The Hearing Impaired Resource Base (HIRB) at our school offers enhanced specialist support within a mainstream primary setting for children whose primary area of need is deafness. Our intent is to provide our pupils with the support they need to achieve their full potential within a supportive and inclusive mainstream environment. We aim to promote the optimal learning and well-being of the children who are deaf within our school community. Click here to read our HIRB Provision Document.
The HIRB is currently staffed by a full time Teacher of the Deaf, Mrs Tracy McClelland, and five part time Specialist Teaching Assistants: Mrs Charlotte Thompson, Miss Carla Rouse, Mrs Karen Simpson, Miss Ria Hayne and Mrs Cathy Browne.
Contactable on 01722 336459 or email@example.com.
'All about The Base' - in the words of our pupils
We come to The Base every morning to have our hearing equipment checked. Some of us use hearing aids that we wear behind our ears and some of us have cochlear implants. Most of us also use radio aids so that it is easier for us to listen to the teacher. This is the stuff that helps us to hear things around us, including people talking! We’re not all the same and our hearing losses vary from being able to hear quite a lot to not being able to hear much at all but we all benefit from being here.
We share The Base with some adults. One is a Teacher of the Deaf and the others are Specialist Teaching Assistants. They help us at school in lots of ways. They are here to teach us but also here to listen to our problems and to help us sort them out.
We use The Base for all sorts of reasons, like being taught in small groups with some of our classmates or working 1:1. This is when the work is planned just for us so that we can learn all the things we need to make us better readers, better mathematicians and better at writing. Sometimes, we come in here just to have fun. We like it when we can all get together.
When we’re not working in the Base, one of our adults is in class with us so that we can keep up with our work and so that we get as many chances to succeed as our friends. It’s great that we get support every morning for Maths and English and, in the afternoons, we usually get the opportunity to learn how to do things independently but we can always go up to The Base if we find something really hard or if we want to show off some of our brilliant work.
What else can we tell you?
We have enough room for six children though, if someone really needs us, we could fit one more in.
We are all different with different needs. Our teacher says we are individuals and how much help and what type of help depends on our specific needs. The grown-ups say that the support they provide is flexible and dynamic. We don’t know about that but whatever they do, it certainly works.
If any of us need signing, lots of the school staff are learning how to do that and we get to spend time together when two of our adults help us to learn and improve our skills in British Sign Language.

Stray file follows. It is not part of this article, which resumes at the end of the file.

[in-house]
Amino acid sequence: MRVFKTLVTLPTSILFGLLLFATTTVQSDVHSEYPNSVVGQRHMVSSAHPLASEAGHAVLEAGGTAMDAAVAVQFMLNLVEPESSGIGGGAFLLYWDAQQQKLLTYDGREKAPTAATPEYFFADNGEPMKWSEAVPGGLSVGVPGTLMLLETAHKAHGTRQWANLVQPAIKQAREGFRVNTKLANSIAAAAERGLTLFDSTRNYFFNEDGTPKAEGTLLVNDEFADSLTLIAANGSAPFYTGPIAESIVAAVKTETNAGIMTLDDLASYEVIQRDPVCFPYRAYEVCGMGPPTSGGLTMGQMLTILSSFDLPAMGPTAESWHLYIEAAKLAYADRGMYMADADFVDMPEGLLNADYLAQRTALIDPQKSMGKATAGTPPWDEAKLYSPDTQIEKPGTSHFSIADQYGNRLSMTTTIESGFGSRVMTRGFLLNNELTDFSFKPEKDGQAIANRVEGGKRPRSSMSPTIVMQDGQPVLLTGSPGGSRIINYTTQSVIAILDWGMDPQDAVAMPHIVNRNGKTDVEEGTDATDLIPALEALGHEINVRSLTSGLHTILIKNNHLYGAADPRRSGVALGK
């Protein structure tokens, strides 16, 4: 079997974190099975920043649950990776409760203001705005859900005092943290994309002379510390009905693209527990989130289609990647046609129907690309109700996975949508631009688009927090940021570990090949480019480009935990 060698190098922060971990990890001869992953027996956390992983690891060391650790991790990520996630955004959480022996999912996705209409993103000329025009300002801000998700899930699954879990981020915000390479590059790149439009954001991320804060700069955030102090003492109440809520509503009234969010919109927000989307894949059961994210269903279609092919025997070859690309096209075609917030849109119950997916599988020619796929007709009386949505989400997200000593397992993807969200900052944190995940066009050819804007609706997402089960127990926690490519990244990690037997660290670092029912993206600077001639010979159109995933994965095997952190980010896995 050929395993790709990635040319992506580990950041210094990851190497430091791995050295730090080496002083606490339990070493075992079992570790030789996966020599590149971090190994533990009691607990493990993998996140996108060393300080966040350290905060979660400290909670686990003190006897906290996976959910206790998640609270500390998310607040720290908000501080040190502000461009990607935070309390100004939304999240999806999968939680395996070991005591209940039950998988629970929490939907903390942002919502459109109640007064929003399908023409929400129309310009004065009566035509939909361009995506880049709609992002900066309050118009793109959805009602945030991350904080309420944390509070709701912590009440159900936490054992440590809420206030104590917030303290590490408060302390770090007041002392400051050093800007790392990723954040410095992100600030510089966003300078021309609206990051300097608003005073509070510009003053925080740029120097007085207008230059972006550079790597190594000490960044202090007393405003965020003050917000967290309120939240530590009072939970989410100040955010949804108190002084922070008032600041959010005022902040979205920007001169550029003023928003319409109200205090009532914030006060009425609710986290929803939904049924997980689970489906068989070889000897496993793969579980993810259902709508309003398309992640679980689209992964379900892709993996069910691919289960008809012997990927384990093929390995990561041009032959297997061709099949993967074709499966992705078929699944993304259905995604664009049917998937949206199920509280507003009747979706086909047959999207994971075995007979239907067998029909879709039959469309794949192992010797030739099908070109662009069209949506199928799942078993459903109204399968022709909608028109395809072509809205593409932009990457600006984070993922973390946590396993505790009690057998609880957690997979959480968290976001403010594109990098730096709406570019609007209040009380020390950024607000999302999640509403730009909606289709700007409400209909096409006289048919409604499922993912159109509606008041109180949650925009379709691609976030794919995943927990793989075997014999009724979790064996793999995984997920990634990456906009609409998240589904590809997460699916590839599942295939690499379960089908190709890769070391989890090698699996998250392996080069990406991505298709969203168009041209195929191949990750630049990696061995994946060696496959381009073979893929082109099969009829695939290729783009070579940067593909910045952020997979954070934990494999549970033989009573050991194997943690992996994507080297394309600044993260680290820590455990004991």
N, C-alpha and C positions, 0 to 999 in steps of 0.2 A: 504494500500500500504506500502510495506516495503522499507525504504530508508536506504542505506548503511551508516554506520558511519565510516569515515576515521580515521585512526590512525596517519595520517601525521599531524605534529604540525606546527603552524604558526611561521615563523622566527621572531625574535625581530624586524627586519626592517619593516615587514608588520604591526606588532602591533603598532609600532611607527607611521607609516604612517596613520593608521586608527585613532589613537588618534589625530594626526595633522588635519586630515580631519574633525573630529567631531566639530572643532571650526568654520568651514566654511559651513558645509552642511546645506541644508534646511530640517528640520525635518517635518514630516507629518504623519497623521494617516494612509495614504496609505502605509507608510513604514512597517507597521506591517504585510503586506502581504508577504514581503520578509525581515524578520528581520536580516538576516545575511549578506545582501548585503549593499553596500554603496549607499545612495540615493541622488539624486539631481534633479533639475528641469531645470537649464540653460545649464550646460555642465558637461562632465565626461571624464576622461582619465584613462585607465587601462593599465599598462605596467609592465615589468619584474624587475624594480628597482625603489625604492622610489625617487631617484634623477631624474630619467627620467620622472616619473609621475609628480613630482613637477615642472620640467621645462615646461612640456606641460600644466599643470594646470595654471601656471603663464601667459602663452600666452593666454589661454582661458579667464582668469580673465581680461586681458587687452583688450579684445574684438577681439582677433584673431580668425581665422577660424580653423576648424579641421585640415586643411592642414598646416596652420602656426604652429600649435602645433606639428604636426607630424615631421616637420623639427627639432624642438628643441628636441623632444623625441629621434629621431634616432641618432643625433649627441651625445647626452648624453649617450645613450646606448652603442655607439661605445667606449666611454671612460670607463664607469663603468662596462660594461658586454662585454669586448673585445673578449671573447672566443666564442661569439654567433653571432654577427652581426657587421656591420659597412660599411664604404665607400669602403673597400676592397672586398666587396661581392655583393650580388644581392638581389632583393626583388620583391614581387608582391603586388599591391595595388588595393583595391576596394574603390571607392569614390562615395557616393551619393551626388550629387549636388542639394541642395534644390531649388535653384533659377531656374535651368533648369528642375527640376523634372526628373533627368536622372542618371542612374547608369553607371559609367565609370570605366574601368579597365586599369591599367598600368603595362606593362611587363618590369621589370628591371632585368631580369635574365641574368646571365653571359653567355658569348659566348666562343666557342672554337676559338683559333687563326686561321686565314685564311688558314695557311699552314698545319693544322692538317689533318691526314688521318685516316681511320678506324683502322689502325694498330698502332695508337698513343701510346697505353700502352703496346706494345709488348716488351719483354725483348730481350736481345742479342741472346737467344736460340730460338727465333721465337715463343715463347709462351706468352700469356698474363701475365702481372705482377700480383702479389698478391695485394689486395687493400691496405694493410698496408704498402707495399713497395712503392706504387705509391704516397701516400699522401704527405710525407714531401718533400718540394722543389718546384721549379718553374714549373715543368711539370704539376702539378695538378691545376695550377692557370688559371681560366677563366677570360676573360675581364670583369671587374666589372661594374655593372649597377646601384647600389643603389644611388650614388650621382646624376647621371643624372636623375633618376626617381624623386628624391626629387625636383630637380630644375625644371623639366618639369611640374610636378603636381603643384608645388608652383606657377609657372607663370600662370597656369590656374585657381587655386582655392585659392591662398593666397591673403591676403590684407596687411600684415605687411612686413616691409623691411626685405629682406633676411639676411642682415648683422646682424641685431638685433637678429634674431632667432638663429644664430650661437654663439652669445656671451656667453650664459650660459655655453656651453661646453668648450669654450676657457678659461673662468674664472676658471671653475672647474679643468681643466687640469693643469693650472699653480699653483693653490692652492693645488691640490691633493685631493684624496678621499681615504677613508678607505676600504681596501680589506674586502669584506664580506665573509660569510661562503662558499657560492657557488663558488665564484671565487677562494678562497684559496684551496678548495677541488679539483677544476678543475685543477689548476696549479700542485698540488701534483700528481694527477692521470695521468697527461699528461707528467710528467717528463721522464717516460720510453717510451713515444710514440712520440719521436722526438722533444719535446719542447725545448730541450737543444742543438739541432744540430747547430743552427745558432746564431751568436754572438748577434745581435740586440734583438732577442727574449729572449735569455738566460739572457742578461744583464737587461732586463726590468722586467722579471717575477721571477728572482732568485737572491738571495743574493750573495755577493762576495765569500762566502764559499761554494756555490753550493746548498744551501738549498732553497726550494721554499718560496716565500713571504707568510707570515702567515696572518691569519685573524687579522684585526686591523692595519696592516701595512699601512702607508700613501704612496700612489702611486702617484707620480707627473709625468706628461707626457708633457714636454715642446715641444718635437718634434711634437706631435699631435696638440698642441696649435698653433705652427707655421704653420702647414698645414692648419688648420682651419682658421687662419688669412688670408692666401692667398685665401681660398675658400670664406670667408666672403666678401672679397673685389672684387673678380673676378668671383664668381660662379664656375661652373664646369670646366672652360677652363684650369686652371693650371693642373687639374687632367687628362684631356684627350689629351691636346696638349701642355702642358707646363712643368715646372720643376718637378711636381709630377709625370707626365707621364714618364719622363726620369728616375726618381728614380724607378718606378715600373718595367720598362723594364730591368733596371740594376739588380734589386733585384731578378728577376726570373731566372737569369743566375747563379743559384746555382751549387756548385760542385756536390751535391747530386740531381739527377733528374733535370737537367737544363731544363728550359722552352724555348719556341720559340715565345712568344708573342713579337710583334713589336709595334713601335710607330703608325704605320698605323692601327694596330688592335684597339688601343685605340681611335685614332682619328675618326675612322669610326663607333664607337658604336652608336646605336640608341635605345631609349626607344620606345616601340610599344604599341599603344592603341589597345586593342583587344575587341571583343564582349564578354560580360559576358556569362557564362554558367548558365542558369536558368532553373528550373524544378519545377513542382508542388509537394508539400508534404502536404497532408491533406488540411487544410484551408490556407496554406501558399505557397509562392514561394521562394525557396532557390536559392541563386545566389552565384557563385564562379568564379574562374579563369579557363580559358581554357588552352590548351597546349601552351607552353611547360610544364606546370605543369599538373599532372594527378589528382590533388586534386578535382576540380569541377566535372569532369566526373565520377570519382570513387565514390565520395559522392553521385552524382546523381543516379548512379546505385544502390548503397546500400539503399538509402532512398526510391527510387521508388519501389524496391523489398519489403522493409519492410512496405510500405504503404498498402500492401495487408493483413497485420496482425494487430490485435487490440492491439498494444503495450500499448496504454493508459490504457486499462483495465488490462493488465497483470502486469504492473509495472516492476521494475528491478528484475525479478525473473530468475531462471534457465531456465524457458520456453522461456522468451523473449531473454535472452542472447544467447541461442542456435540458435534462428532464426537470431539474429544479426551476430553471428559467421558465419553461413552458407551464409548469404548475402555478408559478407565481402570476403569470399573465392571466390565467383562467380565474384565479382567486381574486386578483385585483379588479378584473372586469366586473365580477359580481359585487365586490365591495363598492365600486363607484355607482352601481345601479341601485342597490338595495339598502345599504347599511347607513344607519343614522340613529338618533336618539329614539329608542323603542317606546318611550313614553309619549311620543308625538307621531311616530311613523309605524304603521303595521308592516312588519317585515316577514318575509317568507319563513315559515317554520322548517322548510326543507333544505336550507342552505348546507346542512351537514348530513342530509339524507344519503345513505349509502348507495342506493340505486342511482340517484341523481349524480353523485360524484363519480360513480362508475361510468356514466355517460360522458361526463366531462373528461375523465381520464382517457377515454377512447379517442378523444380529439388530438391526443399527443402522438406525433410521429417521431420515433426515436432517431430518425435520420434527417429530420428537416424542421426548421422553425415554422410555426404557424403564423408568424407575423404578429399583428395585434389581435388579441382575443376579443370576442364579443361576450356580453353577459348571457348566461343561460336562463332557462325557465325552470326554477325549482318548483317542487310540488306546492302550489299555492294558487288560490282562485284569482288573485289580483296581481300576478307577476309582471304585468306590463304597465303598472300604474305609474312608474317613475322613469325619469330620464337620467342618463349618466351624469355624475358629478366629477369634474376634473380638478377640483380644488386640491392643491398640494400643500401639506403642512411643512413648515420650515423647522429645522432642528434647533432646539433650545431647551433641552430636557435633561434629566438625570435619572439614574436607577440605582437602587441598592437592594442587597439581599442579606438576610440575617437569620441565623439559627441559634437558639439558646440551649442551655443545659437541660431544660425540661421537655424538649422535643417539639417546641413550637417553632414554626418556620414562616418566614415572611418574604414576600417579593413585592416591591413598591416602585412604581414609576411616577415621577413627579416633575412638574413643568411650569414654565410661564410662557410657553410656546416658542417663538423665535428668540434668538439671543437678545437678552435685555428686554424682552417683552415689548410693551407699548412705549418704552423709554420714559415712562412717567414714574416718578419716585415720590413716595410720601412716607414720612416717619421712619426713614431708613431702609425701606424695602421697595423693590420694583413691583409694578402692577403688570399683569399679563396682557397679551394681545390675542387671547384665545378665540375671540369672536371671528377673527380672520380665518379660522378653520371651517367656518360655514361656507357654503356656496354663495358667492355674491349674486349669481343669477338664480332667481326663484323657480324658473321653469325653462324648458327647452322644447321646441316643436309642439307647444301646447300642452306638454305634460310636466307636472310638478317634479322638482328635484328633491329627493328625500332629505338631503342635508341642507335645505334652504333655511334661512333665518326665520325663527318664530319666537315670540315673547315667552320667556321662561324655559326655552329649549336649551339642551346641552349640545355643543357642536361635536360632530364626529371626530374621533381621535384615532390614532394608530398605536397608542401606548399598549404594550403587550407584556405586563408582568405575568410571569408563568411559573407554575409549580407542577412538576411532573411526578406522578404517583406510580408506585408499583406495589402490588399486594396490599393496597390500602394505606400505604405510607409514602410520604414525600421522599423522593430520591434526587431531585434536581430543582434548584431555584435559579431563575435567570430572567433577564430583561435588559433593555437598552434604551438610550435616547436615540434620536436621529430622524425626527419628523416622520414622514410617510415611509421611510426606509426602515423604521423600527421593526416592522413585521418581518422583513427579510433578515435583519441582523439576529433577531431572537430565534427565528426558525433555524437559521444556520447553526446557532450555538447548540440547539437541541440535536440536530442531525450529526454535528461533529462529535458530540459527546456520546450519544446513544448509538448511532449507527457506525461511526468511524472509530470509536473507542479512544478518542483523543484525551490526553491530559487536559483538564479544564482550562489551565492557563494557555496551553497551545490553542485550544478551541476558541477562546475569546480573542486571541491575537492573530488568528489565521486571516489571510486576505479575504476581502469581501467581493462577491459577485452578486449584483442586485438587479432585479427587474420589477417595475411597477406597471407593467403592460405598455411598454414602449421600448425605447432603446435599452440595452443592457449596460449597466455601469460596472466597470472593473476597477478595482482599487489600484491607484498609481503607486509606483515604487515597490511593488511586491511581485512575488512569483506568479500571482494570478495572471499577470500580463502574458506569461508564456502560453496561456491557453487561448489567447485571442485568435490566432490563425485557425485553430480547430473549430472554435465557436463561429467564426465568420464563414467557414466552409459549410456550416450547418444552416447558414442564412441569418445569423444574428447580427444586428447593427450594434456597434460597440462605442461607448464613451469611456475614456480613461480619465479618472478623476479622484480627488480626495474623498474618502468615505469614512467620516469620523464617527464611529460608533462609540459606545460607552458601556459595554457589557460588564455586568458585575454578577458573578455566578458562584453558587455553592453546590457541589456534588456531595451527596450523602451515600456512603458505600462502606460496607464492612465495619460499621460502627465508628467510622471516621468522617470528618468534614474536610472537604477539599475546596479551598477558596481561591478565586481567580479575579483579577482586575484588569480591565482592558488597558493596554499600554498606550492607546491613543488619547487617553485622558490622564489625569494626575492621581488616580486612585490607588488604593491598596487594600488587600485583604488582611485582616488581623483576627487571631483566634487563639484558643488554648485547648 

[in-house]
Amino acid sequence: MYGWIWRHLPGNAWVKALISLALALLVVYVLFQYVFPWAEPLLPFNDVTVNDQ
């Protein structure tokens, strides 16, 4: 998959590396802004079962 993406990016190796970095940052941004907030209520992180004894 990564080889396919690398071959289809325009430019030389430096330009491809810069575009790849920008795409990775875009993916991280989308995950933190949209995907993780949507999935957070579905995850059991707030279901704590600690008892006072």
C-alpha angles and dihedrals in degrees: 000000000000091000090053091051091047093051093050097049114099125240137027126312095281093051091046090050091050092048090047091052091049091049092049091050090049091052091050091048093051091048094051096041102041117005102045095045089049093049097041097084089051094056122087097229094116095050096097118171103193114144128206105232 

Oh, we’ve been told to mention that every classroom and the hall has a soundfield system which means that everyone, not just us, can hear the teacher better. Our special room, The Base, has been given a makeover so that it is very quiet. Our Teacher of the Deaf says it has been acoustically treated.
Our grown-ups asked us all what we thought about The Base and this is what a couple of us said;-
“I like it because it’s quiet and sometimes we play games.” “This is my favourite place because of everything you can do.”
They also decided to see what our Mums and Dads thought:
“It’s a brilliant resource. It allows specific teaching in a secure area. My child loves it.” “a beacon of excellence”
“Staff take every possible steps and make every effort to encourage my boy to meet his educational and developmental needs.”
It seems that everyone thinks that The Base is ace!
What Children Who Are Deaf (CWAD) may find difficult:
- Executive functioning skills such as working memory, planning and monitoring their own learning and initiation.
- Theory of Mind – this can influence the ability to empathise
- Language development can be severely delayed due to the lack of early language input. CWAD may have low vocabulary knowledge but also less general knowledge of everyday events and situations
- Reading development can be hindered by difficulties in phonological awareness and vocabulary
- CWAD tend to struggle with writing more than reading, perhaps due to working memory difficulties
- Maths development can be impacted by a low vocabulary especially in word problems that may use ‘if/then’, ‘greater than’ statements or inference (Teacher Handbook: SEND, 2021)
- Social and emotional development – CWAD are more likely to have emotional wellbeing difficulties than their hearing peers, especially around self-esteem and their deaf identity
These considerations are on top of the difficulties CWAD have in hearing the learning and conversations going on around them.
How we support CWAD at our school:
- Reduce background noise
- Enable lip reading
- Use visual clues and subtitles
- Speak clearly and at a normal pace
- Positioning of child and adults in the classroom
- Sound Field Systems
- Support to follow class discussion
- Small group work
- Checking comprehension
- Promoting Independence
- In class support
- Providing a calm environment, reducing over stimulation
- Resource Base targeted support
- Careful planning and liaising closely with class teachers
- Vocabulary pre-teaching
- Targets and Provision Documents
- One Page Profiles and Pen Portraits of each pupil
- Annual Reviews